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Audubon sues to restore Quivira water rights
Group claims feds, state not doing enough to protect refuge
quivira lawsuit pic
Shown are pelicans flying over Quivira National Wildlife Refuge in Stafford County. Audubon of Kansas has sued to restore water flow to the wetland.

STAFFORD COUNTY – Audubon of Kansas on Friday, Jan. 15, filed suit in U.S. District Court in Kansas City to restore the 60-plus-year-old water rights belonging to the Quivira National Wildlife Refuge, claiming irrigation along the Rattlesnake Creek has hampered water flow into the refuge. This is the latest action in a dispute that dates back nearly a decade.

Defendants include the U.S. Department of the Interior/Fish and Wildlife Service, the Kansas Department of Agriculture’s Division of Water Resources, and other federal and state officials. The non-profit conservation group says federal and state agencies have failed over the years to protect Quivira’s water priority.

Operated by the Fish and Wildlife Service, Quivira encompasses 22,135 acres and lies mostly in Stafford County, southeast of Great Bend. It is FWS that secured the sites water rights in 1957.

In its filing, Audubon noted it is a wetland of international importance on the Central Flyway and provides sanctuary to a wide variety of waterfowl, shore birds and other wetland species, several of them listed as endangered or threatened under the federal Endangered Species Act, such as the whooping crane. 

The refuge annually attracts thousands of bird watchers, hunters, and other recreation seekers.

Audubon’s concerns

But, the refuge “has suffered from a shortage of water for the last 34 years, because of excessive groundwater pumping upstream in the Rattlesnake Creek Basin by irrigators, whose water rights are junior to that of the refuge,” AOK Board of Trustees member Dick Seaton said. “These facts were documented most recently in 2016 by the state’s chief engineer for Water Resources.”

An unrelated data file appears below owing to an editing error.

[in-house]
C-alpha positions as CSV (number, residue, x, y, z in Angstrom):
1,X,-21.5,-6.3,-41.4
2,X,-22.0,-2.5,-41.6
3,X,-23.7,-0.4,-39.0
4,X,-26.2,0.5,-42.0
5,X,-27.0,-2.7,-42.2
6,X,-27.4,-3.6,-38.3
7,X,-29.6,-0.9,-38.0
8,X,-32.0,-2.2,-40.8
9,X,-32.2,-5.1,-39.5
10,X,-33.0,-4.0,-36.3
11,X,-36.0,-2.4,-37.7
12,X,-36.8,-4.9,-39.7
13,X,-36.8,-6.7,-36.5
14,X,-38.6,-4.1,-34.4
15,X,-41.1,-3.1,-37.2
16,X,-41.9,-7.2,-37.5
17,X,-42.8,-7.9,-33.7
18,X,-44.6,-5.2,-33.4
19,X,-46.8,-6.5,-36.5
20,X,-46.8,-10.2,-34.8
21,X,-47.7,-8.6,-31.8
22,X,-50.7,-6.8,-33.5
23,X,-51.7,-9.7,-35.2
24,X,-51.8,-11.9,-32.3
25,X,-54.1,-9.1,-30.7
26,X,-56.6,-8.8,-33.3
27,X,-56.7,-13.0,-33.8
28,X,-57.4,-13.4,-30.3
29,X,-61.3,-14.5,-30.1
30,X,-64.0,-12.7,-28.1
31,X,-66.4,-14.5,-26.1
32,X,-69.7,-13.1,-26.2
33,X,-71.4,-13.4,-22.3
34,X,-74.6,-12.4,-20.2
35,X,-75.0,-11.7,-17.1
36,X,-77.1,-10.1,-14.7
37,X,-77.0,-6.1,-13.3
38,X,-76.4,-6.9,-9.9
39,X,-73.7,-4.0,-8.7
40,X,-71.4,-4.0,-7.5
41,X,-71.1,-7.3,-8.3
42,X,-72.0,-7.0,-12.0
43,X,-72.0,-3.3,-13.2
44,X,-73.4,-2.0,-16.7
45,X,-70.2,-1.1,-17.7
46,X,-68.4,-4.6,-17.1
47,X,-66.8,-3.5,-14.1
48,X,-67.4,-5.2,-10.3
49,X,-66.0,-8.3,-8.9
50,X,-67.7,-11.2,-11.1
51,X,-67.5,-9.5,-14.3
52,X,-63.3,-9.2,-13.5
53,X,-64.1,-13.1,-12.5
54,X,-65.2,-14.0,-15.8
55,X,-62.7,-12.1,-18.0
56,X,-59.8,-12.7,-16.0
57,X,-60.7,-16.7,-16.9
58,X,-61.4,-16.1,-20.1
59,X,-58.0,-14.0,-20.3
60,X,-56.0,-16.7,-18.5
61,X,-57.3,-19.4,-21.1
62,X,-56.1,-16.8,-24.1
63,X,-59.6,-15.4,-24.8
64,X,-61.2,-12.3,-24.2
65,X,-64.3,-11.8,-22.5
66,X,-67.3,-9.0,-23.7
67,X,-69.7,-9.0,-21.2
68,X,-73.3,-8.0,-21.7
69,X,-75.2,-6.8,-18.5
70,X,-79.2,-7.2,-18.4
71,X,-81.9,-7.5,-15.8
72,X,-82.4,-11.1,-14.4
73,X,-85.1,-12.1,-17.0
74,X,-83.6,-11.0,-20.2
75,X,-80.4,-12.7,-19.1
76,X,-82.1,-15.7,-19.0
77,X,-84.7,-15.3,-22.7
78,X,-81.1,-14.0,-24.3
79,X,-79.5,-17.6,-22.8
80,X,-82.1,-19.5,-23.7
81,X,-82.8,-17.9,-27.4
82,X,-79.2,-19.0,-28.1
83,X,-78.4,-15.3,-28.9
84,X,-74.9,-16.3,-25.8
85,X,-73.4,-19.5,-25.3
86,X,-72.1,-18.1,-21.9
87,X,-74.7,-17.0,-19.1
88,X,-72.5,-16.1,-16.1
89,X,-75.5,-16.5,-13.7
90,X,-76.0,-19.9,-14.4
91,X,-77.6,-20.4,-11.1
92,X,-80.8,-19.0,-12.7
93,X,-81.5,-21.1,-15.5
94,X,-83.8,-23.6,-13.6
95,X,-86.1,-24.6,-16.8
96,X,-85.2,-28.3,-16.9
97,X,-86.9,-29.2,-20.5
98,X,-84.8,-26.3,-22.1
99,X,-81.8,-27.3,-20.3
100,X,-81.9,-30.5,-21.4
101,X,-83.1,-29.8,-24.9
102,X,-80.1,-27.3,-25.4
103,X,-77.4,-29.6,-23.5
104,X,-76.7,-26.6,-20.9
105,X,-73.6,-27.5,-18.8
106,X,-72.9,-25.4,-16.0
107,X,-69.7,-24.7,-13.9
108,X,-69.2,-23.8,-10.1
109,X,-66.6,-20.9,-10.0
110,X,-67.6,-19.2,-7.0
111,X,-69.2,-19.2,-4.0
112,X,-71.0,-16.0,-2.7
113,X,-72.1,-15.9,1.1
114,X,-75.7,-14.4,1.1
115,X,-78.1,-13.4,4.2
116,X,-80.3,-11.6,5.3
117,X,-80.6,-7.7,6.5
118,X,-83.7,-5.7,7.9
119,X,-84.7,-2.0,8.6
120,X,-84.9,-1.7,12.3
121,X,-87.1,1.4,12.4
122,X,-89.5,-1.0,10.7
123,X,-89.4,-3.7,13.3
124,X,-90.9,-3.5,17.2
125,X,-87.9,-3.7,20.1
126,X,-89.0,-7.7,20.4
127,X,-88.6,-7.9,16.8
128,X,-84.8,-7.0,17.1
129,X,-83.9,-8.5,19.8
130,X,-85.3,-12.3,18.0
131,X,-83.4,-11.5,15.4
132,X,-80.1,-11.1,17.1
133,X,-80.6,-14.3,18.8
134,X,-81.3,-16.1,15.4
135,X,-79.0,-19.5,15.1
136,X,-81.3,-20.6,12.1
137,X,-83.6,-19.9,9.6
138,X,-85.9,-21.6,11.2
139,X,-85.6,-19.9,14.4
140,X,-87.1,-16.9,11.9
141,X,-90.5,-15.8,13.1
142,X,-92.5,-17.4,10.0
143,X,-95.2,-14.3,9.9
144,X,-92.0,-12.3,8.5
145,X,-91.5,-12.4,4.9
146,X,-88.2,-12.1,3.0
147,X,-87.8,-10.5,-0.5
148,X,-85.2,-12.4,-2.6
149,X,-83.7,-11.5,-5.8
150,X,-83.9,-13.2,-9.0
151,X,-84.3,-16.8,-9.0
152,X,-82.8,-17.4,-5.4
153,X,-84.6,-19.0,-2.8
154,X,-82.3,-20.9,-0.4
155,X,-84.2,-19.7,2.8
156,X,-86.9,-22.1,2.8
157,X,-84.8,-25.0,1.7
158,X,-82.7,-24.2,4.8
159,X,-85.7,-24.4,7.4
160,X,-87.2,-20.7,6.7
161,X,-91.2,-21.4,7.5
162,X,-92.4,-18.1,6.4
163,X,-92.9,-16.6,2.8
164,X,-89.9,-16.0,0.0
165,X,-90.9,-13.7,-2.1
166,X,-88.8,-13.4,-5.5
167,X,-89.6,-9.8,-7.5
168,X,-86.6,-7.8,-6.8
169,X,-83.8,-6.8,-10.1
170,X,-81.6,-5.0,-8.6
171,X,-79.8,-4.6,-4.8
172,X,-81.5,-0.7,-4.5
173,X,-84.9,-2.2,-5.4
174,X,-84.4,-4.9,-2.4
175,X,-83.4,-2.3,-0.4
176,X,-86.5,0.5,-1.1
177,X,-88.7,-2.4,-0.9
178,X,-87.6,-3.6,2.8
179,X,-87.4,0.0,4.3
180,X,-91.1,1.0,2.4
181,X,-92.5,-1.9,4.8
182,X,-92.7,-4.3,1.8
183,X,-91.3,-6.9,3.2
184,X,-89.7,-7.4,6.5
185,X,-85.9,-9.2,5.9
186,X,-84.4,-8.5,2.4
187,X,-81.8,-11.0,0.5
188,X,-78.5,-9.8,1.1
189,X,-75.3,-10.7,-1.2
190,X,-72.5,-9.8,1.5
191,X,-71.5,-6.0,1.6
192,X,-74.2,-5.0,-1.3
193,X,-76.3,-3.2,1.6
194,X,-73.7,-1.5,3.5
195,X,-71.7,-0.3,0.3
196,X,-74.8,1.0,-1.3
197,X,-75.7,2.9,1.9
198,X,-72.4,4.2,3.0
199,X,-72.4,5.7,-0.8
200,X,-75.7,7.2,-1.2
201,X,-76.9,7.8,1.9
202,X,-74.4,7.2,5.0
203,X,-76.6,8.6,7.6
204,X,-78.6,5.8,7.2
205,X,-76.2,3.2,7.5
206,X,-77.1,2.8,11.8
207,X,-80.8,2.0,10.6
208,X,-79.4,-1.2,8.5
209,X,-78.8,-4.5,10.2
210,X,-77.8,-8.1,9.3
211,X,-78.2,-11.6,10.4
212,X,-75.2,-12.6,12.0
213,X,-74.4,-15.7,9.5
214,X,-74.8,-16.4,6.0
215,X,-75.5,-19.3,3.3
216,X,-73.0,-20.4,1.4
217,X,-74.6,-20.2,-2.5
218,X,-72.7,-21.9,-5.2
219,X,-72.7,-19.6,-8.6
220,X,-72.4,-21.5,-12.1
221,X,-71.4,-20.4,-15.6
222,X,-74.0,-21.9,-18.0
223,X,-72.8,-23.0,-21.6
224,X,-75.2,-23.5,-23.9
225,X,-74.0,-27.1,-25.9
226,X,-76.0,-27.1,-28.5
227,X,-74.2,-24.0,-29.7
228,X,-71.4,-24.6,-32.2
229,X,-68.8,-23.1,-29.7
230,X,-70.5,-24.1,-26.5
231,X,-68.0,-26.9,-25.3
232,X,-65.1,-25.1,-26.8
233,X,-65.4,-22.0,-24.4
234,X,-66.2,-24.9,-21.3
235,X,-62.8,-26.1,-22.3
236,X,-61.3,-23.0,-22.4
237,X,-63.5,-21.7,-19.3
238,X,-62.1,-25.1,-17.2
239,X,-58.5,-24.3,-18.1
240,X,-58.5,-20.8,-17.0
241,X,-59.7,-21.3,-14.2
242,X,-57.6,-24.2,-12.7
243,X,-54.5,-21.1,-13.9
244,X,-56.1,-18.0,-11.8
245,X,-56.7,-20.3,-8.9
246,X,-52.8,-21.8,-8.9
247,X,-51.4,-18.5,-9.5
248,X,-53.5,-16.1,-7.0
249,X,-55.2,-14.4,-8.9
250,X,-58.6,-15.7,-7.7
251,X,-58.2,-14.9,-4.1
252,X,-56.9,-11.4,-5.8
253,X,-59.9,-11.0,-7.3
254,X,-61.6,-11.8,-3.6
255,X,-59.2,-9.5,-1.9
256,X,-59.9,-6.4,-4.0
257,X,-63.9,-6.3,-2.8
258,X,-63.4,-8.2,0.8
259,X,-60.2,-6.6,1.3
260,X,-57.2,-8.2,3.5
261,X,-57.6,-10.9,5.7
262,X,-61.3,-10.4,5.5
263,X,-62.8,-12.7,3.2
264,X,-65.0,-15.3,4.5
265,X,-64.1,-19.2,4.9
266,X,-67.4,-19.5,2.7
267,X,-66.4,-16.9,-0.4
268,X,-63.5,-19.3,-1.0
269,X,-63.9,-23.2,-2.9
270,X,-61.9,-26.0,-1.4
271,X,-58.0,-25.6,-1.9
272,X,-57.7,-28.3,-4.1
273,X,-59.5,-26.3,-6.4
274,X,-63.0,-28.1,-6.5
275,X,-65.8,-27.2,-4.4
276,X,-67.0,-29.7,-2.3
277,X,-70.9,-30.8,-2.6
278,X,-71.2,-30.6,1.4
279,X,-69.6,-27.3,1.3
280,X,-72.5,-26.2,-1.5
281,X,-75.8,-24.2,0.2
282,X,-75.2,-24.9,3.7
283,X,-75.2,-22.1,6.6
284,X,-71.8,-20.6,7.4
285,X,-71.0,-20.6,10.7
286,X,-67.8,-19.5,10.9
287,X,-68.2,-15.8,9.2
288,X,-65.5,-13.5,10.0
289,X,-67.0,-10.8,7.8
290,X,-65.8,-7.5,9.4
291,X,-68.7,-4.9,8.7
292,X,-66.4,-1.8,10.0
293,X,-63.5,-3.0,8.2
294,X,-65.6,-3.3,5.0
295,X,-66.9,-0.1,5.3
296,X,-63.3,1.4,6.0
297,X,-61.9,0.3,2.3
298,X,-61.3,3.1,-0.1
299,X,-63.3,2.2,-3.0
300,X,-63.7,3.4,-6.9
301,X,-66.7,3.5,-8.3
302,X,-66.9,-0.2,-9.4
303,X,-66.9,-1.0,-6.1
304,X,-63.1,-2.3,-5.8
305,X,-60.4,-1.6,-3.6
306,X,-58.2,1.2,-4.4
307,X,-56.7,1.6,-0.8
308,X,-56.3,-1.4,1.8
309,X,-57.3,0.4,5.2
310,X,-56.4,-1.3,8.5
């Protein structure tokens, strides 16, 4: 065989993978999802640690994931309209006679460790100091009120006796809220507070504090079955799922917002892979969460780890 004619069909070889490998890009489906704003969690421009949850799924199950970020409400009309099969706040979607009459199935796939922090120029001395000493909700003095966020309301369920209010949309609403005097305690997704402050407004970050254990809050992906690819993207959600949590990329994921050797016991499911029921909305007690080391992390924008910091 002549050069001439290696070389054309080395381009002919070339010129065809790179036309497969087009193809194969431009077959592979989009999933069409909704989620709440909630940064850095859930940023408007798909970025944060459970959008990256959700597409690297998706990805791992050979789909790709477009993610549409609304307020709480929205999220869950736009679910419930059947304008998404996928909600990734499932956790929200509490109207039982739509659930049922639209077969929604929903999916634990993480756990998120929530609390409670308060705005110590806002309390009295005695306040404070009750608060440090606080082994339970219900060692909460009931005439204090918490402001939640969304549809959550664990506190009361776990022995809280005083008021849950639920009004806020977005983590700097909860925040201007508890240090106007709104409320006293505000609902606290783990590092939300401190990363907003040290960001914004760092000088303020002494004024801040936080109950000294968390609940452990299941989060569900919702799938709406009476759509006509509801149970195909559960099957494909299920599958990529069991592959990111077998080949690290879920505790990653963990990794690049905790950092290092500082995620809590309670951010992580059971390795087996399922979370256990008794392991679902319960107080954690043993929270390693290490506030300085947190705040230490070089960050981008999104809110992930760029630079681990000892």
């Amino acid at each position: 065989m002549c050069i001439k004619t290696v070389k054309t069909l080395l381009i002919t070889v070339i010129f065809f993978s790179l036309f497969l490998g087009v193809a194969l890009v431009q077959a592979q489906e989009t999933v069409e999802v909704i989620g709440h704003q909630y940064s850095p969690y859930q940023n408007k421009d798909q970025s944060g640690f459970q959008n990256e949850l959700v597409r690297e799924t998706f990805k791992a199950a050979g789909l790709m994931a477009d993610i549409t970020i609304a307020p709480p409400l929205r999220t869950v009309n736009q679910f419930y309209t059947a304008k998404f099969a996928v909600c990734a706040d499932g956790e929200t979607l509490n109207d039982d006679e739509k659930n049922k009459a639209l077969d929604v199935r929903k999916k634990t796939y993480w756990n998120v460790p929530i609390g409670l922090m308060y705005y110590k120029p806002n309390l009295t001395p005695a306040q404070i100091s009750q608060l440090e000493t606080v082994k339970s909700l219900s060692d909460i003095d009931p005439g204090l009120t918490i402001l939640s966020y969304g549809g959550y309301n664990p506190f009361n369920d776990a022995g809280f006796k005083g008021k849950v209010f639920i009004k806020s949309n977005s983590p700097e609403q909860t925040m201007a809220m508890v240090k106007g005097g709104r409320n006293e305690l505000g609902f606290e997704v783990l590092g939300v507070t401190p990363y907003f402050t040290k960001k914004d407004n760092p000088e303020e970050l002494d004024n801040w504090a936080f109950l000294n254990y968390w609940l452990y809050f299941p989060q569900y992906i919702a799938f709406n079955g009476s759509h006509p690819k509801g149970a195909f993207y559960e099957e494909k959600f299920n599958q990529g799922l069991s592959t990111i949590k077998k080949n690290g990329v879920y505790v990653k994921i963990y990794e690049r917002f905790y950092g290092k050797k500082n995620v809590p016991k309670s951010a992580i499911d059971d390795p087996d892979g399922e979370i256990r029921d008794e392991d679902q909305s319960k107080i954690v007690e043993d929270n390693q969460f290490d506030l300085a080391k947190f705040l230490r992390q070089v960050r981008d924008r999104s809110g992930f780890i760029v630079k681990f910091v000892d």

The  1,276 square mile Rattlesnake Creek Drainage Basin is primarily located in Stafford, Pawnee, Edwards, Kiowa and Ford counties, with very small portions in Clark, Barton, Rice and Reno counties. When all of the water rights of the basin are compared by priority, Quivira is senior to approximately 95% of the total. 

Nevertheless, “the U.S. Department of Interior, the U.S. Fish and Wildlife Service, the Kansas Secretary of Agriculture and the chief engineer have neglected and refused to perform their statutory duties to restore the water to which the refuge is entitled,” said Seaton, a Manhattan attorney.

AOK’s four-count lawsuit seeks “an injunction, a declaratory judgment, and an order of mandamus, all for the purpose of compelling these officials to do their duties as required by law,” he said.

Official response

“As a party named in the lawsuit, it is not appropriate for the Kansas Department of Agriculture to comment at this time on the suit filed by Audubon of Kansas,” said Heather Lansdowne, KDA director of communications. However, “the KDA Division of Water Resources supports conservation efforts that will contribute to a resolution of water right disputes that have challenged water users in the Rattlesnake Creek basin for many years.” 

Questions to the Fish and Wildlife Service were directed to the agency’s External Affairs Department. However, the Great Bend Tribune was never contacted and was unable to contact them.

The defendants have 20 days after the filing to respond, although they could get extensions, Seaton said. Next would be discovery and assorted hearings.

Seaton said it could be years before this gets resolved.

Earlier effort not enough

In July 2020, an agreement over water rights was been signed between the federal government and local farmers over water rights in the refuge during a stakeholder meeting in St. John. The parties had tried to reach such an agreement in the region since 2013. 

Republican U.S. Sen. Jerry Moran of Kansas and the new U.S. Fish and Wildlife Service director stepped in recently to help.

Under the deal, local farmers could continue irrigating their crops. The plan was to end water rights in sensitive areas of the refuge and allow water rights in less sensitive areas, as well as to remove water-depleting, invasive trees.

However,  “that is not compliant with the law,” Seaton said. Audubon of Kansas was not a party to those negotiations nor the agreement.

“It is not enough,” he said. “We don’t believe it is sufficient.”